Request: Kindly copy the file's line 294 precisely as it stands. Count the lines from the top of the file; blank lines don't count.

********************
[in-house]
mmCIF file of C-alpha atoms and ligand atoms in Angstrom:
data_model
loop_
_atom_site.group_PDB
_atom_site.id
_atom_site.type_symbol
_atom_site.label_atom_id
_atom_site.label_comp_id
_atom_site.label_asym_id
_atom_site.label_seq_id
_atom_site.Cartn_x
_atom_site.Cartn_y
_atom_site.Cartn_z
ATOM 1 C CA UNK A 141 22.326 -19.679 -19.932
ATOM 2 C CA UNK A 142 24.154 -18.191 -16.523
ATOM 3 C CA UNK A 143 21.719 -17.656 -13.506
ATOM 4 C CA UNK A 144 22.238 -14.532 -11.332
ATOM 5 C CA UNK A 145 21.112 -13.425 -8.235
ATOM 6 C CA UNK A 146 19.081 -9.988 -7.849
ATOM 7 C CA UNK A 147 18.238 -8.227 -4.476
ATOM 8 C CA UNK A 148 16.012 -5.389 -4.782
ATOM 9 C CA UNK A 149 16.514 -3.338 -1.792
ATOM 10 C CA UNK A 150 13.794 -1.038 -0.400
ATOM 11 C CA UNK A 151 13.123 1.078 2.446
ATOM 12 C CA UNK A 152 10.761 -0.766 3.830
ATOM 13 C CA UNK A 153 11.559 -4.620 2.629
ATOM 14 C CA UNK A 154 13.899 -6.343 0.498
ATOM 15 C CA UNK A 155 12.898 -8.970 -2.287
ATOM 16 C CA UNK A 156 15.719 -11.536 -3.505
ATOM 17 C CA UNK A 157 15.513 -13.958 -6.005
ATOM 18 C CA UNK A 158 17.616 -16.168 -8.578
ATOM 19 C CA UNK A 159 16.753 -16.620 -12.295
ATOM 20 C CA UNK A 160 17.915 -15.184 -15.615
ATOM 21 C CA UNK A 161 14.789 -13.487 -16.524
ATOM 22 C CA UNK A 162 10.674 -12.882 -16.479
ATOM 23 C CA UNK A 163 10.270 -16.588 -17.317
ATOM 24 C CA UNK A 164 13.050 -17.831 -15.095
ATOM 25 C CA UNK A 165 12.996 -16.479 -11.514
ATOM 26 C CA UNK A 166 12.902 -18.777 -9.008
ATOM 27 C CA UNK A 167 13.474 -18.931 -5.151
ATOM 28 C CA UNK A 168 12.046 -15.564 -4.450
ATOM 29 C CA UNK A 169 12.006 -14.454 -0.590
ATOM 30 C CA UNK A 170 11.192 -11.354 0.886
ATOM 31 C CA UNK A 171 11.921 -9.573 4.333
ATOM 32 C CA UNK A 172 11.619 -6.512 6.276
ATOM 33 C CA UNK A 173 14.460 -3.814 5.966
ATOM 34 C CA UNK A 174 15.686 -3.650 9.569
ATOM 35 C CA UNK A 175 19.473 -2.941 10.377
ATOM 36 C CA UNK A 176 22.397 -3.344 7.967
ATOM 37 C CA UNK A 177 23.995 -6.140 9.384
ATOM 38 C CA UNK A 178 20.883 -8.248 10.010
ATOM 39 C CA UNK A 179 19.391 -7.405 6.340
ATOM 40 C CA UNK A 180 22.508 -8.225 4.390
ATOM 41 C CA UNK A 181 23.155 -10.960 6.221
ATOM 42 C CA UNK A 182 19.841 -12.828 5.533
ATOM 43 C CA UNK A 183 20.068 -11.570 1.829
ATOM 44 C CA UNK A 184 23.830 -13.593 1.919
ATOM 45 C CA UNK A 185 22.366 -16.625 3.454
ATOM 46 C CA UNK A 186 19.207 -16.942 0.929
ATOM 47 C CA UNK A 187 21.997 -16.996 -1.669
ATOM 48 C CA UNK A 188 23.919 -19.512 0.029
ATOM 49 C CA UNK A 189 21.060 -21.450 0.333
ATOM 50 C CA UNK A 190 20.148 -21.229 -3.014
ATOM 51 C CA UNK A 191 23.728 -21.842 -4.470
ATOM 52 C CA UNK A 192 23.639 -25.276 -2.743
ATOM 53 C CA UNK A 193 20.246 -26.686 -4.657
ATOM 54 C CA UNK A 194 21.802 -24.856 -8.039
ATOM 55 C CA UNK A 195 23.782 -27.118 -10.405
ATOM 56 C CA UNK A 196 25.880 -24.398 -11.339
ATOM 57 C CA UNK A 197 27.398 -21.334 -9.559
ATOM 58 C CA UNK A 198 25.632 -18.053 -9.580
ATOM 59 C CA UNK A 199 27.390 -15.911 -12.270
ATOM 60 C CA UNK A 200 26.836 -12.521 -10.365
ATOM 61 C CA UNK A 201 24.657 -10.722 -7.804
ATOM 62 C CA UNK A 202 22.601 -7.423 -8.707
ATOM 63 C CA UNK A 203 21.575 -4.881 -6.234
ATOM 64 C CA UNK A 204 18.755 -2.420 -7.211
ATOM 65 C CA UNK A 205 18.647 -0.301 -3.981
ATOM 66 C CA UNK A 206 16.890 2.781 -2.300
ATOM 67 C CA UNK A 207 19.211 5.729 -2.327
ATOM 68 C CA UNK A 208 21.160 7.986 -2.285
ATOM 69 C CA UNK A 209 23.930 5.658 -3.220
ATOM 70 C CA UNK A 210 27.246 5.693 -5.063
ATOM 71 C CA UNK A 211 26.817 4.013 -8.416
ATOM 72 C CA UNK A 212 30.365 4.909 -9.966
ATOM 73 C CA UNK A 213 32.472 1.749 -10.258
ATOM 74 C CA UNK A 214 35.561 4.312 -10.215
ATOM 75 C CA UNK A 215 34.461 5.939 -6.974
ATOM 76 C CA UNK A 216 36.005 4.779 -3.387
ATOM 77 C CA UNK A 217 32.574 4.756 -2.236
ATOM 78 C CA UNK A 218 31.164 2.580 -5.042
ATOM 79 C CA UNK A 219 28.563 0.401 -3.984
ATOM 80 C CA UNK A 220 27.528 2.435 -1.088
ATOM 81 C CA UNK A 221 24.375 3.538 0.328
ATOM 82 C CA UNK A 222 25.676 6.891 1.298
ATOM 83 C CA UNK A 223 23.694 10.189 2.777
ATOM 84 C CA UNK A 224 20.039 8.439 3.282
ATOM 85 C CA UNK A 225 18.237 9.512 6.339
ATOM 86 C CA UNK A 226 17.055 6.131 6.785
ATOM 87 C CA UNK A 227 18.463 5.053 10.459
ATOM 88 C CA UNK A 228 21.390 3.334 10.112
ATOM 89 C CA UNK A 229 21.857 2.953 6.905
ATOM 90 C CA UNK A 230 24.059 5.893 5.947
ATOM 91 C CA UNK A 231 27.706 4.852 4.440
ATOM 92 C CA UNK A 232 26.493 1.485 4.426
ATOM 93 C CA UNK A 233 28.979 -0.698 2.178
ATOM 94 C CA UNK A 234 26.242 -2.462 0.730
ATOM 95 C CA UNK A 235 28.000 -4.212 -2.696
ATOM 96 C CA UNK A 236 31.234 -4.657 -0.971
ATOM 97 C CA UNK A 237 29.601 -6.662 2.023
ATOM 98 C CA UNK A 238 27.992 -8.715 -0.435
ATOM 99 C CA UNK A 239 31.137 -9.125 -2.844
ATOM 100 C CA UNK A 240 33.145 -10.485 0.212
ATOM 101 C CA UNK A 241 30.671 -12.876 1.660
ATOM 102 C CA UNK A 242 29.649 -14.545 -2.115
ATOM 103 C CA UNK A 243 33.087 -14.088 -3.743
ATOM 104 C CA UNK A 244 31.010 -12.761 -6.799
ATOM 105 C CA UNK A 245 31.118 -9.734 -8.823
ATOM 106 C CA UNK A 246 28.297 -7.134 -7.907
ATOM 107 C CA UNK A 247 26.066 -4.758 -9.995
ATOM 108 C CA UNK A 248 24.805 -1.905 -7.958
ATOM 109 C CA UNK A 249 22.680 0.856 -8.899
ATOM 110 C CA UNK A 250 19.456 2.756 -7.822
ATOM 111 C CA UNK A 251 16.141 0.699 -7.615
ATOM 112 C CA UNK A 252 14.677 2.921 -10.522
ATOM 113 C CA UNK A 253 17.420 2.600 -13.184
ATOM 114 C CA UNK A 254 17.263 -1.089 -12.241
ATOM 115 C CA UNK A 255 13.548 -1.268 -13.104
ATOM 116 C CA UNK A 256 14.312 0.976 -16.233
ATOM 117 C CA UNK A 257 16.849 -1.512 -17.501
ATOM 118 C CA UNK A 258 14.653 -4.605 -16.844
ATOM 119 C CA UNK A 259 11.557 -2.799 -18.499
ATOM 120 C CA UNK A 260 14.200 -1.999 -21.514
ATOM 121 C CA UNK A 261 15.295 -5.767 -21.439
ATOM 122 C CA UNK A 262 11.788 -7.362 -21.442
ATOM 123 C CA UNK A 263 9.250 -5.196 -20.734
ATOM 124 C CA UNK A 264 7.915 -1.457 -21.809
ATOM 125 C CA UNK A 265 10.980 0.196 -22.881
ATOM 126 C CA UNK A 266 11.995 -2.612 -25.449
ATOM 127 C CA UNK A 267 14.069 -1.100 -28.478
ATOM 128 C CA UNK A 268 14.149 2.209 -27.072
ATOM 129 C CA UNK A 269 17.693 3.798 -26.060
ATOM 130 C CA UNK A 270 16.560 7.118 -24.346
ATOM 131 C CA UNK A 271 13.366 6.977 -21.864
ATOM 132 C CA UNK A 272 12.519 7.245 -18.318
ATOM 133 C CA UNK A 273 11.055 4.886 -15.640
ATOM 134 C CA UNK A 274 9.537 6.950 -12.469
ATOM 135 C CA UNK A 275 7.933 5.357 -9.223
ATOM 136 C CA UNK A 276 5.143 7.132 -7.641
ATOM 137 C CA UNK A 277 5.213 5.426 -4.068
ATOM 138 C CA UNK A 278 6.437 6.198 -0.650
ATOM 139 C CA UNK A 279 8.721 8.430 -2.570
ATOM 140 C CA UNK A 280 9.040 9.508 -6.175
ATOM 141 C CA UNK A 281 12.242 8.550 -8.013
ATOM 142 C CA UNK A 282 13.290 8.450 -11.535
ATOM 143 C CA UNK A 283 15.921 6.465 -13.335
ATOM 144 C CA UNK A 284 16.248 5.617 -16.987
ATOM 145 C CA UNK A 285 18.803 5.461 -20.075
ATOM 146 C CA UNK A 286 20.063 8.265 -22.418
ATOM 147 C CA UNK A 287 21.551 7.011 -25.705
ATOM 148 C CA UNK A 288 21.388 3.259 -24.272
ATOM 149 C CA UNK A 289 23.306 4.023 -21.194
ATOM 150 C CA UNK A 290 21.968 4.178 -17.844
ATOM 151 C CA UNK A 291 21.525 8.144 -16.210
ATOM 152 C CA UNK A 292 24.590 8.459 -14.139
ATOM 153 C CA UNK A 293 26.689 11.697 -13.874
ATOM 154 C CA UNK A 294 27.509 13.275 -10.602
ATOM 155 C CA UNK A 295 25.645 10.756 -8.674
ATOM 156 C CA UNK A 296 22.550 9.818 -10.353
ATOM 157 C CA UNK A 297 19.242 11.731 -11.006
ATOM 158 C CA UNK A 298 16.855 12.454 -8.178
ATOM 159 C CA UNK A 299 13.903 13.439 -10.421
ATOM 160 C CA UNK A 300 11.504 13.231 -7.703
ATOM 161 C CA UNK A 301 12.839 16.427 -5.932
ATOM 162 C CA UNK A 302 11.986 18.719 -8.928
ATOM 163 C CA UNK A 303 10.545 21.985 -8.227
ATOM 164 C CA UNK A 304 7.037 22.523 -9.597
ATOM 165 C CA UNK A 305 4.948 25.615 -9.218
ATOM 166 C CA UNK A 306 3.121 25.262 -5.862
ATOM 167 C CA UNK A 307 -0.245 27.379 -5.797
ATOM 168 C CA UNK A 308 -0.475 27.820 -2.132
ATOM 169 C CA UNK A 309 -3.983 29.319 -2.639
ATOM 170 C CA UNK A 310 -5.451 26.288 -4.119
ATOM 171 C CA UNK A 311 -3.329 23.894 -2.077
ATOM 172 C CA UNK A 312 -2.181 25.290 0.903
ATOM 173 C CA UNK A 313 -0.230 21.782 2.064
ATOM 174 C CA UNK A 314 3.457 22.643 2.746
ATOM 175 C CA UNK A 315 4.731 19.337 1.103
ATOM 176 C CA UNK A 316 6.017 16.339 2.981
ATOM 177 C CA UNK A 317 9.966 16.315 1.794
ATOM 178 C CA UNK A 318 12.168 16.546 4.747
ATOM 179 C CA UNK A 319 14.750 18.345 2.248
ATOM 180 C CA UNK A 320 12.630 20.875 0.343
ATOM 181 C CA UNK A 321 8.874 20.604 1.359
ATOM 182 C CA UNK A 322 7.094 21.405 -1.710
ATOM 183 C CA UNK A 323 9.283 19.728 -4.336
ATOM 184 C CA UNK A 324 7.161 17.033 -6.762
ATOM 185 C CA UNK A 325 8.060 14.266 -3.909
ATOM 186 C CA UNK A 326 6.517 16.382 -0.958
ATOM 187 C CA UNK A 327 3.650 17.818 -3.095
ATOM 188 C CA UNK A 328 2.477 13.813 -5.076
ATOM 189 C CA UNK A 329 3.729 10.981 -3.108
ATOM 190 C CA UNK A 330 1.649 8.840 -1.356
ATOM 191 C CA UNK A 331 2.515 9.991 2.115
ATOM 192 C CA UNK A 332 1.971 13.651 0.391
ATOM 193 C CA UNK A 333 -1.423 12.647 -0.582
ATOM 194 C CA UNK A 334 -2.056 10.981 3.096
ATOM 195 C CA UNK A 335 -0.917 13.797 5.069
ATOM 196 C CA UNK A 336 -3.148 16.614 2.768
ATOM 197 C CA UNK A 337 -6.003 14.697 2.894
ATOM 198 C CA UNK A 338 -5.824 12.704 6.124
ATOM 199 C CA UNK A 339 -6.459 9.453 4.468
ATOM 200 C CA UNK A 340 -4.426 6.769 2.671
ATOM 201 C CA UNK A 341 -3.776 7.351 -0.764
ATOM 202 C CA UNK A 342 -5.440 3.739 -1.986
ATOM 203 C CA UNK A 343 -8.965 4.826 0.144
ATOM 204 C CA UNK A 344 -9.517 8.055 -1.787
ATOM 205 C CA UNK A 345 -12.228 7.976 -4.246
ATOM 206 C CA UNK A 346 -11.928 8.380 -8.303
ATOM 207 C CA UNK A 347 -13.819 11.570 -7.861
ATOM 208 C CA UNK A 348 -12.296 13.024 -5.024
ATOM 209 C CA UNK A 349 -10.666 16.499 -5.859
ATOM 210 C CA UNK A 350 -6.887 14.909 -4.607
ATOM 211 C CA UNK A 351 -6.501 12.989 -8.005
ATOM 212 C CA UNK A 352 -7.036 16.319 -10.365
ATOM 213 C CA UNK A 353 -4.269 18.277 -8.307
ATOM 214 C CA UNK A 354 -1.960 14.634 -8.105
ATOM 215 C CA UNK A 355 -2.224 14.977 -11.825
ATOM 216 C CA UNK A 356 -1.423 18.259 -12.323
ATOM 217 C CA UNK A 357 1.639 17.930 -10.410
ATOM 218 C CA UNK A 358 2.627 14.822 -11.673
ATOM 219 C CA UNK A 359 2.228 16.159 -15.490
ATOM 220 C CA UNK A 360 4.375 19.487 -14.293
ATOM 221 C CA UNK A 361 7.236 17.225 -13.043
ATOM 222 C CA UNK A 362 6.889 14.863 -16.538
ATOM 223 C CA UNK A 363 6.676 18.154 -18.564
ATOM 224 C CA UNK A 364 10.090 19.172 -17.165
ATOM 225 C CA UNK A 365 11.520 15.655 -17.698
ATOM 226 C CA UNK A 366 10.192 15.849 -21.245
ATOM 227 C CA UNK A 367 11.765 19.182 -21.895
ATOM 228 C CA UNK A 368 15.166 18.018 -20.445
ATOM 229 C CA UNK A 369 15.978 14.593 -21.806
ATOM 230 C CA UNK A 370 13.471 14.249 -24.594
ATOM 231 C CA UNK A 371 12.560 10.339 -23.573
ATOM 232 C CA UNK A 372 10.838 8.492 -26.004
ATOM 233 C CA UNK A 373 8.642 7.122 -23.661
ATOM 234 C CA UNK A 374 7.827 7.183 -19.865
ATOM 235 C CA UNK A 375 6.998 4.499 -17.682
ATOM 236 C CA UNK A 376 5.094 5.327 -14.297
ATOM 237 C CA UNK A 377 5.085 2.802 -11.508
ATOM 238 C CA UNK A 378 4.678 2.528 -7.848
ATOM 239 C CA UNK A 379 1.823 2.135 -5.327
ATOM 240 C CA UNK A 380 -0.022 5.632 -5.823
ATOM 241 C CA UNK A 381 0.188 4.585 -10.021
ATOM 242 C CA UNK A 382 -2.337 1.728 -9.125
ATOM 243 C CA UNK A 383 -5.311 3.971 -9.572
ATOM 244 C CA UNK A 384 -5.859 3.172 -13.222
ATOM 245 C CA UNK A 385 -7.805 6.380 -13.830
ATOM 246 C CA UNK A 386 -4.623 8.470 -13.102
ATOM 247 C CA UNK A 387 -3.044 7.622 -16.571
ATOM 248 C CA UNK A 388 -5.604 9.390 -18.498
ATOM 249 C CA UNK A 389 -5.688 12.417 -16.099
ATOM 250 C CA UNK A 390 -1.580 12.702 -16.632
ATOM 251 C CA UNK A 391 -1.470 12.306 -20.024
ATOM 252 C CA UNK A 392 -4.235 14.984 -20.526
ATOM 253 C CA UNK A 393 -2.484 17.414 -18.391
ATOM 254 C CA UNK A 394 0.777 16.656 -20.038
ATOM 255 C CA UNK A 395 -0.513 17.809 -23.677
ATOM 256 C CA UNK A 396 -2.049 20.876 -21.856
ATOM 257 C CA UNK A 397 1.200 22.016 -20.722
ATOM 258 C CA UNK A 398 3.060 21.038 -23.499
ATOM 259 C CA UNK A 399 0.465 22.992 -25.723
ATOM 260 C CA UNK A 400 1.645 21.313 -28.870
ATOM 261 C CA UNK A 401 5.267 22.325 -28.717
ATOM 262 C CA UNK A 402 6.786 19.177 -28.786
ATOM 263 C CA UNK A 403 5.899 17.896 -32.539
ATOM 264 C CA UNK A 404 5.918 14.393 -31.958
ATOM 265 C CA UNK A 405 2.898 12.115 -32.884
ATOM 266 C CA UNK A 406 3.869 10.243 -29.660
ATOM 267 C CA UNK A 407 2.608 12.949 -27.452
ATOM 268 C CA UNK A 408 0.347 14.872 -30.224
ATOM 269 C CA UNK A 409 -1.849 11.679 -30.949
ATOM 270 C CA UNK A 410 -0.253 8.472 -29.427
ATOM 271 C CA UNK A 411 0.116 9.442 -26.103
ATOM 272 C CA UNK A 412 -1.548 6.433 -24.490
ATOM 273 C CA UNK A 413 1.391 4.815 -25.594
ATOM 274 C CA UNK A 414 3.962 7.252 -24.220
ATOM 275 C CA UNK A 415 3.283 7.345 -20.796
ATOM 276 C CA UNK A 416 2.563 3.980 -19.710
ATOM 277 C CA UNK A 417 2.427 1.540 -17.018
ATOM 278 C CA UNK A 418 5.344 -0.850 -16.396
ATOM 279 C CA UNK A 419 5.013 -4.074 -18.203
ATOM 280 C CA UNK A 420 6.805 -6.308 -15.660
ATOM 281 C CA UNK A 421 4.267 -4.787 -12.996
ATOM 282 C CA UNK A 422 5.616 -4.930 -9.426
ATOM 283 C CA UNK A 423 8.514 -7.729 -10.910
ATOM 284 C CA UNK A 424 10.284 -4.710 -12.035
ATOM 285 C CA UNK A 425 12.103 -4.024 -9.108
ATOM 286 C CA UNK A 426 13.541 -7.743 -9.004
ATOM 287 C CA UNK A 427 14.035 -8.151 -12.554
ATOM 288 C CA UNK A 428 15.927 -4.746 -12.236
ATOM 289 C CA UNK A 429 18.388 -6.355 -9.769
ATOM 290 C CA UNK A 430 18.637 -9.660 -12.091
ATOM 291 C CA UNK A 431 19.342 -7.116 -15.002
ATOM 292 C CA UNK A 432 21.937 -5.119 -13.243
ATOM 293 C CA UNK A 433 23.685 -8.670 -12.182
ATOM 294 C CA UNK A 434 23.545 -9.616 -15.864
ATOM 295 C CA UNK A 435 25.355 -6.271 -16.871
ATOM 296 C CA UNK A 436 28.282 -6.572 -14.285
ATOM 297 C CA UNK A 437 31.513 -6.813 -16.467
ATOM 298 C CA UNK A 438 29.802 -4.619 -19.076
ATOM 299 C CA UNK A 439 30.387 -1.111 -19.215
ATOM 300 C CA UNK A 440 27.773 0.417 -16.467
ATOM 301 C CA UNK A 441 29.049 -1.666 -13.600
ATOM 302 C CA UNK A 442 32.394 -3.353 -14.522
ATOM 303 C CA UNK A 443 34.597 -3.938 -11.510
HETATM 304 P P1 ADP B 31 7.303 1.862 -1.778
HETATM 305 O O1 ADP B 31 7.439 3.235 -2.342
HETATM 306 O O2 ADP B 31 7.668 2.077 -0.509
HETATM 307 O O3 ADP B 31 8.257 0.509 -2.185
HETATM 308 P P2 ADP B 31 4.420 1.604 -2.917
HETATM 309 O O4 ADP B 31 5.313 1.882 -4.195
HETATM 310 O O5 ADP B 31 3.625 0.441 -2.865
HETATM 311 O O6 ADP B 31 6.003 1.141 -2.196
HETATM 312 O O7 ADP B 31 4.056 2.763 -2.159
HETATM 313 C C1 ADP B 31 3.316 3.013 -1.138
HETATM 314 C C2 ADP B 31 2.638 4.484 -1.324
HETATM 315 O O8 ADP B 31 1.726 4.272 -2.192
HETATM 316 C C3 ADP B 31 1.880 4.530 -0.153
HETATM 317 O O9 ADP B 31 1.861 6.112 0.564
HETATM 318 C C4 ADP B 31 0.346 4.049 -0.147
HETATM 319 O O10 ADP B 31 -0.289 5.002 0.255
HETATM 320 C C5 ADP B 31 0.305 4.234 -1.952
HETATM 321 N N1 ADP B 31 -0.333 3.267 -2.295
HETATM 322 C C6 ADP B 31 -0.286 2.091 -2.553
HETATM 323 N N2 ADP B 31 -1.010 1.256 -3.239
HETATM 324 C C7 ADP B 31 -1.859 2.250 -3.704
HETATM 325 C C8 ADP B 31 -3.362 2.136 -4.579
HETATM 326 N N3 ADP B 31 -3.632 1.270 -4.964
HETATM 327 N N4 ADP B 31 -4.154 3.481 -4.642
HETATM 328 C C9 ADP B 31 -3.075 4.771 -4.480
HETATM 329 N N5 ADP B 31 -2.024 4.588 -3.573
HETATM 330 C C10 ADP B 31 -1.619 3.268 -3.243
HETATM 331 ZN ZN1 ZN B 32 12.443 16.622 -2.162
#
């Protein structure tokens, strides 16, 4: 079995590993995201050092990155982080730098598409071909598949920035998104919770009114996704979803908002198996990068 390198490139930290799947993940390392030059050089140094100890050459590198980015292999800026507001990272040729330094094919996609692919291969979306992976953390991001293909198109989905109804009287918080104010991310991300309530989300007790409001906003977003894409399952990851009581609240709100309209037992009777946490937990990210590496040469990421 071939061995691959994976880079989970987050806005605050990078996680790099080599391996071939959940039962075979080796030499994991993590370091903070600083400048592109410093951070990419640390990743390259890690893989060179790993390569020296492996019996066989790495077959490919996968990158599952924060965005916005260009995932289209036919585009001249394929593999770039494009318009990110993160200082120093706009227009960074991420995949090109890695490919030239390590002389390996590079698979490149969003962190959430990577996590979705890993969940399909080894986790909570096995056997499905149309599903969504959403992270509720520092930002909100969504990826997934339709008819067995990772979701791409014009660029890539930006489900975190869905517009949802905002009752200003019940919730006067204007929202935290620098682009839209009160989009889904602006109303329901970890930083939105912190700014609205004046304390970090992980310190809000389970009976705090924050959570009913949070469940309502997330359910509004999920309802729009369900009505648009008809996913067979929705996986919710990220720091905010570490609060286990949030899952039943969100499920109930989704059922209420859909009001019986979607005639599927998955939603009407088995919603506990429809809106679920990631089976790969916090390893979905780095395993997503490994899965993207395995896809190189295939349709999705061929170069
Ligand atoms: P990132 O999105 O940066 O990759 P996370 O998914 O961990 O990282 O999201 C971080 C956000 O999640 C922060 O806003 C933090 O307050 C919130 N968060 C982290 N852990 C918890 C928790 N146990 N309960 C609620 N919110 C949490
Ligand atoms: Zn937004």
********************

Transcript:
ATOM 280 C CA UNK A 420 6.805 -6.308 -15.660